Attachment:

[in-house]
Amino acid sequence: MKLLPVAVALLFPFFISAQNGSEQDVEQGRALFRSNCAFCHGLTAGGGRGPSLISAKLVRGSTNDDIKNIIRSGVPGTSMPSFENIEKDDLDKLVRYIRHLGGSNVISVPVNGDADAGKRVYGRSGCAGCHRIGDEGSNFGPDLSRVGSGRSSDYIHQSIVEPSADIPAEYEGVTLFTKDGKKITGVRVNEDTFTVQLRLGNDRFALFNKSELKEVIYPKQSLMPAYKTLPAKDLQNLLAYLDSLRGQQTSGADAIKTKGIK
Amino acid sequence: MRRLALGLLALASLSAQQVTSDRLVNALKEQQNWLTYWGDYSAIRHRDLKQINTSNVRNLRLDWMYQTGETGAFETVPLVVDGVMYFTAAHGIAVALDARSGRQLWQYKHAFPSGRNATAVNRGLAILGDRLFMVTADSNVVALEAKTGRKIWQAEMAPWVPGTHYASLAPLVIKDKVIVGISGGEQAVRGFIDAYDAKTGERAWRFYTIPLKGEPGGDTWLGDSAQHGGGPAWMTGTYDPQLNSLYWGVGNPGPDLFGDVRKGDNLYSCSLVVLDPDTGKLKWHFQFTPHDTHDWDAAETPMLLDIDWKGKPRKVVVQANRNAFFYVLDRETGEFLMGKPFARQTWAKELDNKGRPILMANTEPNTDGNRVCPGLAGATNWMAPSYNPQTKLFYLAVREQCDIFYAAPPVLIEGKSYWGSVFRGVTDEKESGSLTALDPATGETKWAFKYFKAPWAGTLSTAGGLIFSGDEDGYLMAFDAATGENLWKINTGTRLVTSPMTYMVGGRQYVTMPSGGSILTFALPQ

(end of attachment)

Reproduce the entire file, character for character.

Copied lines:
[in-house]
Amino acid sequence: MKLLPVAVALLFPFFISAQNGSEQDVEQGRALFRSNCAFCHGLTAGGGRGPSLISAKLVRGSTNDDIKNIIRSGVPGTSMPSFENIEKDDLDKLVRYIRHLGGSNVISVPVNGDADAGKRVYGRSGCAGCHRIGDEGSNFGPDLSRVGSGRSSDYIHQSIVEPSADIPAEYEGVTLFTKDGKKITGVRVNEDTFTVQLRLGNDRFALFNKSELKEVIYPKQSLMPAYKTLPAKDLQNLLAYLDSLRGQQTSGADAIKTKGIK
Amino acid sequence: MRRLALGLLALASLSAQQVTSDRLVNALKEQQNWLTYWGDYSAIRHRDLKQINTSNVRNLRLDWMYQTGETGAFETVPLVVDGVMYFTAAHGIAVALDARSGRQLWQYKHAFPSGRNATAVNRGLAILGDRLFMVTADSNVVALEAKTGRKIWQAEMAPWVPGTHYASLAPLVIKDKVIVGISGGEQAVRGFIDAYDAKTGERAWRFYTIPLKGEPGGDTWLGDSAQHGGGPAWMTGTYDPQLNSLYWGVGNPGPDLFGDVRKGDNLYSCSLVVLDPDTGKLKWHFQFTPHDTHDWDAAETPMLLDIDWKGKPRKVVVQANRNAFFYVLDRETGEFLMGKPFARQTWAKELDNKGRPILMANTEPNTDGNRVCPGLAGATNWMAPSYNPQTKLFYLAVREQCDIFYAAPPVLIEGKSYWGSVFRGVTDEKESGSLTALDPATGETKWAFKYFKAPWAGTLSTAGGLIFSGDEDGYLMAFDAATGENLWKINTGTRLVTSPMTYMVGGRQYVTMPSGGSILTFALPQ